We are looking to take the world of football to these communities and to empower young girls to also become members of the thing we are doing through Aisha Yusuf foundation. We want to use this opportunity to ensure that we can break the gender norms. Several people are joining sports, and playing soccer but in the communities, it’s still seen as something different. So that’s why we feel they are a lot of potential in those communities. If we look at the world of sports, we would see that some of them are discovered in rural areas. Where they go to school field to play and people keep going there, watching them and pushing them to make sure they become a member of the federal state team then they move to the national.
So we’ve realized that young women are not getting that opportunity, and girls in school are not getting that opportunity. What we are trying to do with this partnership, is to watch them they have the coaches, and they have the people who can train, we also partner with schools, and we can use the schools in those communities. To achieve our goals, we are working with women leaders. Iyalodes, Iyalojas, and the community leaders. These women can stand in the gap to encourage young girls in these communities. Mediating between parents and children. So we are looking at that kind of linkage to strengthen women, it is going to be an inter-generational thing, between organisations like us, women leaders that have been there, our organisation.
Lagos will be the first model where that community interface will take place, we have about 12 communities in Lagos. So, we will start the mini tournament but the tournament will not start until when we have some coaching, training, get together on the field tackle themselves, then we start up with a tournament. So it’s a long-term perceptive. Doing that also, we are using it in way of campaigning in the community because the language we will use is ending sexual and gender-based violence, so we can have a team to end domestic violence. If we have people listen and watch that it’s an opportunity for us to bring out some of the issues we are talking about. We would lavage on that. Why use football as a vehicle to end violence against girls and women? Football unites women and men. We are leveraging the love for football to emphasise women’s issues like self-esteem building, sexual and gender-based violence, women’s political participation, and empowerment.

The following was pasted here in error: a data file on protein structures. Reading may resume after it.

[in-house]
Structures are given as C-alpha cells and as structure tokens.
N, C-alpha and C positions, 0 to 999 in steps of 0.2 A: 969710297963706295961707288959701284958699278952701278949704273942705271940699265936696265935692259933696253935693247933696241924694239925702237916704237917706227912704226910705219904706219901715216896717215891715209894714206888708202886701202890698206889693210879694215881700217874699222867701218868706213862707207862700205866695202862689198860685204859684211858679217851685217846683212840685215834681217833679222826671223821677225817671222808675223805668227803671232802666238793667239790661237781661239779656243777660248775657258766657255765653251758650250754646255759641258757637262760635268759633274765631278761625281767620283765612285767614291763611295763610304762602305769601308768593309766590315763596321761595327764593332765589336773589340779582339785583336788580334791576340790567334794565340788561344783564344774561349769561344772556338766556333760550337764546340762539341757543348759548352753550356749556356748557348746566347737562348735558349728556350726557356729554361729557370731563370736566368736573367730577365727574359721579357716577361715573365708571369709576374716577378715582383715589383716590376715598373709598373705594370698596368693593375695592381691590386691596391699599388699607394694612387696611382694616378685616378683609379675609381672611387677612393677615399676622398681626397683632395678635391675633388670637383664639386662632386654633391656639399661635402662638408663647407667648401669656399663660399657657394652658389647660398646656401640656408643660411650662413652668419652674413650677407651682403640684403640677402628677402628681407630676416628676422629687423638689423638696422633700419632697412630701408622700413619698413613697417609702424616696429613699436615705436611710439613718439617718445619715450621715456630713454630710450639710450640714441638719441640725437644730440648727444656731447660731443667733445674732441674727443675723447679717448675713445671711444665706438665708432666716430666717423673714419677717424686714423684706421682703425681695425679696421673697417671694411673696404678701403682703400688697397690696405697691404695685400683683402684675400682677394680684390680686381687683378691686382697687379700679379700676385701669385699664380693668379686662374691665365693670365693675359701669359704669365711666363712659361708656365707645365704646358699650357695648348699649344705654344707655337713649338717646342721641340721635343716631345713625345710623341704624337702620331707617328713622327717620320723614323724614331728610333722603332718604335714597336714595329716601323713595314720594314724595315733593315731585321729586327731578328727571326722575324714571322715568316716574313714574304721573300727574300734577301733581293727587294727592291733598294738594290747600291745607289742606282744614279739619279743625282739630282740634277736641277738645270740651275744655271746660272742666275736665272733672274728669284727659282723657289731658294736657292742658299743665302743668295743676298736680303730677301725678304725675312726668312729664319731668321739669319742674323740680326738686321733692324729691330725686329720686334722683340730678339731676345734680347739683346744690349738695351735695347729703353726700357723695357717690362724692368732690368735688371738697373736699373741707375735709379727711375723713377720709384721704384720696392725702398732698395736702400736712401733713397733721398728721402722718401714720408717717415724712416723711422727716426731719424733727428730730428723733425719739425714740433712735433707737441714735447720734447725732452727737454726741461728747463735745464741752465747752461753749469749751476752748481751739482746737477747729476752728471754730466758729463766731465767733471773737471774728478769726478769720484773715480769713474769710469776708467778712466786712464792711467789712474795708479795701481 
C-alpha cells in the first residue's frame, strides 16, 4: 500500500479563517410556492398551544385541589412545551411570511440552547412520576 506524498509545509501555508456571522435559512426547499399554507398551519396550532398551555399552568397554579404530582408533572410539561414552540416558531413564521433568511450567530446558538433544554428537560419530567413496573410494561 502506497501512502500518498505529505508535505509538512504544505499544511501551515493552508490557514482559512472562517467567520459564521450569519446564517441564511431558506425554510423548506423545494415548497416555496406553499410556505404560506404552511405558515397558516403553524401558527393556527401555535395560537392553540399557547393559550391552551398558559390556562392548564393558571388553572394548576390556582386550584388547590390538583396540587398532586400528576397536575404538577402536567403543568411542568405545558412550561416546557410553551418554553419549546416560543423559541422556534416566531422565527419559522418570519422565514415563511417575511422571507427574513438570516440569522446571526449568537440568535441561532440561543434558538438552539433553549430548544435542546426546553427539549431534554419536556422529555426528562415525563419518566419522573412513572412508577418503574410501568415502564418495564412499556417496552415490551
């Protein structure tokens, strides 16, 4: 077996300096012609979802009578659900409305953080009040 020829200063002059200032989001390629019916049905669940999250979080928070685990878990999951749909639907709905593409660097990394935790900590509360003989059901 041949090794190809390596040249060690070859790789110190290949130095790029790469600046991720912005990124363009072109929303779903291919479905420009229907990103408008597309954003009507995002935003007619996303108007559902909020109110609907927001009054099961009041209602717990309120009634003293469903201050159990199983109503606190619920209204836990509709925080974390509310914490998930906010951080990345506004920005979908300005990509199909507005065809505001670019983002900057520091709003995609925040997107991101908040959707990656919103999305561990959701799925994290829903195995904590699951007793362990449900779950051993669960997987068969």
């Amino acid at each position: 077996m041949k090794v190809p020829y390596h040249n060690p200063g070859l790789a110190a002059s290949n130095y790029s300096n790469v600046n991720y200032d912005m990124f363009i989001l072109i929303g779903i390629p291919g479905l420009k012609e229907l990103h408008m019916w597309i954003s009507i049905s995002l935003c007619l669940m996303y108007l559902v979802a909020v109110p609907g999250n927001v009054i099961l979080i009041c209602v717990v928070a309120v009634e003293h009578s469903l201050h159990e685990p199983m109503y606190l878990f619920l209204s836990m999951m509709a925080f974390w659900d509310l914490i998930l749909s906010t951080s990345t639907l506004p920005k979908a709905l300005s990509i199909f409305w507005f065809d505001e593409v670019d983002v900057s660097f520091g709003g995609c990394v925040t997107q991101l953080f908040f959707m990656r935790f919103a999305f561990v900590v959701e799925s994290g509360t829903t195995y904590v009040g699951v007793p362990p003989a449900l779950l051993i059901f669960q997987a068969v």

We collaborate with communities to enlighten them on social norms and gender-based violence that still bar girls and young women from playing sports, political participation, education, reproductive health care and opportunities. Football has no gender. We want young players to realize that in doing what they love, they can be amazing people. Billions of people across the globe love the sport of football. Football boosts self-esteem and confidence, provides jobs, boosts the sense of national unity and tourism, creates togetherness among strangers, gives young children role models, often creates and supports charities, offers health and fitness benefits, and lastly football gives pure joy. Women’s football players experience sexual harassment and emotional abuse. For women’s football development to exceed its current limit; more girls and women need support to pursue their dreams without fear of sexual violence, lack of equal pay, emotional abuse or gender-based violence.